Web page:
Nov. 6, 1963 - A hundred civil rights pickets clashed with the police in New York City early today outside a television studio where Governor George Wallace of Alabama (pictured speaking at a White Citizens Council meeting earlier this year) was being interviewed. The Governor appeared on “The Les Crane Show” at the WABC-TV studio at 6 West 66th Street, replying to questions telephoned in by viewers. Several callers made bomb threats, but the program was not interrupted. After waiting in the rain for hours for Wallace’s arrival, the pickets were caught off guard. Wallace swept into the studio driveway in a car before they realized it. The pickets, Negro and white followers of the Congress of Racial Equality, moved from behind police barriers into the street at 1:10 a.m. and began singing. When they refused to disperse, the police slowly pushed them, still singing, to Lincoln Square, where they disbanded. The disorder prompted 40 telephone calls to the West 68th St. stationhouse by residents who complained they could not sleep. They demanded arrests be made. At a news conference before the show, Governor Wallace repeated his prediction that President Kennedy would lose the election next year and that a Dixiecrat party might hold the balance of power.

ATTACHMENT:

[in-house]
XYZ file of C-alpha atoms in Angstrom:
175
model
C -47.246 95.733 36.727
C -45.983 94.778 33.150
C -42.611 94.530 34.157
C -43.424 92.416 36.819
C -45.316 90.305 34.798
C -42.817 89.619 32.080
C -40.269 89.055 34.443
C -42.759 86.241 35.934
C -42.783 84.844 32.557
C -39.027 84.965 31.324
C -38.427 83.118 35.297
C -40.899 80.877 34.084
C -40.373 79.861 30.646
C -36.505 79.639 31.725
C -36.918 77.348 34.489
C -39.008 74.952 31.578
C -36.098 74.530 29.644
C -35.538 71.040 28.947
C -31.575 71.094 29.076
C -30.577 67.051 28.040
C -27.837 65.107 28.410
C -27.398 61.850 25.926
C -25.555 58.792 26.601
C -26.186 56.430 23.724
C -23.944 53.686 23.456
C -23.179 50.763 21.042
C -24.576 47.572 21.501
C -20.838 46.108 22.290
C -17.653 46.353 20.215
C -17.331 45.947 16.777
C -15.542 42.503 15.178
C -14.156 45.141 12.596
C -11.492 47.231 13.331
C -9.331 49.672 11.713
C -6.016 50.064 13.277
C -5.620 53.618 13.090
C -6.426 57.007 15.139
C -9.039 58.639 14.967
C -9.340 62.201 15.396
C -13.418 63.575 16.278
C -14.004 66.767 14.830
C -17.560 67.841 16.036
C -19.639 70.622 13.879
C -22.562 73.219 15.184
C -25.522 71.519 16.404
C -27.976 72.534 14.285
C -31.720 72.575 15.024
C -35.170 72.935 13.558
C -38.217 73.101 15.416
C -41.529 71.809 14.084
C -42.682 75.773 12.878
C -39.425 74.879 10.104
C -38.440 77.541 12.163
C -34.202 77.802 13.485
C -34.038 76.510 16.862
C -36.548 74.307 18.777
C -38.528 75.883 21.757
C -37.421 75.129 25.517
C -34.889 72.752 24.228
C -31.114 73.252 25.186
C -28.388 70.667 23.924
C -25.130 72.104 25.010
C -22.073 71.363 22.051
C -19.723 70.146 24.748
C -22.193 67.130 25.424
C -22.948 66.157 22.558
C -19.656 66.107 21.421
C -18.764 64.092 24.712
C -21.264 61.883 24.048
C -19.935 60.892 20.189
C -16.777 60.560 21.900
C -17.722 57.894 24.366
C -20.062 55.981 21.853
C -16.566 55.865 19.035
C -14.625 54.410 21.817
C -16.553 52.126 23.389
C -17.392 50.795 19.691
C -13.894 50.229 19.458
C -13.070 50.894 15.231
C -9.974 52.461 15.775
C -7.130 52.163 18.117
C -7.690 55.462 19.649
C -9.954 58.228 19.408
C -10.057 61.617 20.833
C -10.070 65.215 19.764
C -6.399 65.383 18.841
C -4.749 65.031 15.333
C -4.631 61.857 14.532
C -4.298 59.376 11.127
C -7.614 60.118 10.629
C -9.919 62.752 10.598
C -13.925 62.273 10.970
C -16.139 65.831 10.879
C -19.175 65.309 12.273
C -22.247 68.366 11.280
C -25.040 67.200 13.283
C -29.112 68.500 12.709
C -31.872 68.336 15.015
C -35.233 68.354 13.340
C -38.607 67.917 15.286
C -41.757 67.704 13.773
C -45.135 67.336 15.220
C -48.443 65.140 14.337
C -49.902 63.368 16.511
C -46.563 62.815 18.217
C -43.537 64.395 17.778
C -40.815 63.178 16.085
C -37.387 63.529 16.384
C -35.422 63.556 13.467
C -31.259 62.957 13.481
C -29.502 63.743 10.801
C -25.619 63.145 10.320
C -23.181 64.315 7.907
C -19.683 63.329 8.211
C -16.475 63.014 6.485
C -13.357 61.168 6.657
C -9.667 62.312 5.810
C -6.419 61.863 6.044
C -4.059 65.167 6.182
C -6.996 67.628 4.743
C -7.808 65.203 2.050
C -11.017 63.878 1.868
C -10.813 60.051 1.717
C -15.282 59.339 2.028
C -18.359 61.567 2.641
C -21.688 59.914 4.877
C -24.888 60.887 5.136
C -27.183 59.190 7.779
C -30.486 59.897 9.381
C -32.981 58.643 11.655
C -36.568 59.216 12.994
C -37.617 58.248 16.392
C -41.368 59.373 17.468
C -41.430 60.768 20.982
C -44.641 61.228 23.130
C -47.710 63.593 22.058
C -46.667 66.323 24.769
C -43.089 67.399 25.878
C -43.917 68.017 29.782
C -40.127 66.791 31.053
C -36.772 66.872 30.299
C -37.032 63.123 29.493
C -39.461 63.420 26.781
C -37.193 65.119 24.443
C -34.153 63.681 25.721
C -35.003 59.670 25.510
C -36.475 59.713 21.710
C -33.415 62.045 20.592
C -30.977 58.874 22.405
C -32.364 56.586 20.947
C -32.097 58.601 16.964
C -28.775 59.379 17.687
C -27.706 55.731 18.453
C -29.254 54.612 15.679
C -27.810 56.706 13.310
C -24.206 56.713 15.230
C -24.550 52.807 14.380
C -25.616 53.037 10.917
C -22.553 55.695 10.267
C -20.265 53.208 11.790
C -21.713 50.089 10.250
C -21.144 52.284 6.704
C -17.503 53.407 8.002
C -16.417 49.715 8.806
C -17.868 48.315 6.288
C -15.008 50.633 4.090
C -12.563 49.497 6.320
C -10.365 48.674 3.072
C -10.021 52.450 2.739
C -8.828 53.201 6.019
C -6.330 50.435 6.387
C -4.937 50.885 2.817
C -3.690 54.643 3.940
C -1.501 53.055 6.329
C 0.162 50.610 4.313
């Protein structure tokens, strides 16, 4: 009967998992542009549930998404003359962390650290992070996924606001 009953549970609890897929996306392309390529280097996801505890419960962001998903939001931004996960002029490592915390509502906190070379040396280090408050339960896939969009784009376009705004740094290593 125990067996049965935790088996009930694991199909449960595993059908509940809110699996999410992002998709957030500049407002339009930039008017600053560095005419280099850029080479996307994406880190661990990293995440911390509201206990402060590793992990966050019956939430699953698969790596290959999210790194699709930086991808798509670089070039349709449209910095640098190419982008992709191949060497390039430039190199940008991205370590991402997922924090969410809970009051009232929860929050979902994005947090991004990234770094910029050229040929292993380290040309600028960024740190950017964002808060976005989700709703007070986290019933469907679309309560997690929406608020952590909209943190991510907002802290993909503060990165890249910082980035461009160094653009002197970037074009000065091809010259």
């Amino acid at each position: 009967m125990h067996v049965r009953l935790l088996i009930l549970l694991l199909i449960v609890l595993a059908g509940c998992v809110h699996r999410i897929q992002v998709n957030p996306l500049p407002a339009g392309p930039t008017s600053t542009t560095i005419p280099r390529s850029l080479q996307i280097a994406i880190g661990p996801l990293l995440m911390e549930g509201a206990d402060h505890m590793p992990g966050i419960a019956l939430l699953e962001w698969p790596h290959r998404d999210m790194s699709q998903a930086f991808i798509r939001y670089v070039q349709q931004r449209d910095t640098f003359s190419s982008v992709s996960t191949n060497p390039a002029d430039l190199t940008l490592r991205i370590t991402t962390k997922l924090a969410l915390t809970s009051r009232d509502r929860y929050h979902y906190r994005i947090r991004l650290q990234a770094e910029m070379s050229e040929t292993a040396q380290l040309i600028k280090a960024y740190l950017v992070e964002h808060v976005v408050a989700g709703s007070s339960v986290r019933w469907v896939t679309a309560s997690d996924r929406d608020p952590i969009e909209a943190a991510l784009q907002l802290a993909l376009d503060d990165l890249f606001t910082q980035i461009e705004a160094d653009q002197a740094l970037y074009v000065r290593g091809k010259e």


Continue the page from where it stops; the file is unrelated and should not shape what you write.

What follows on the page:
top of page
bottom of page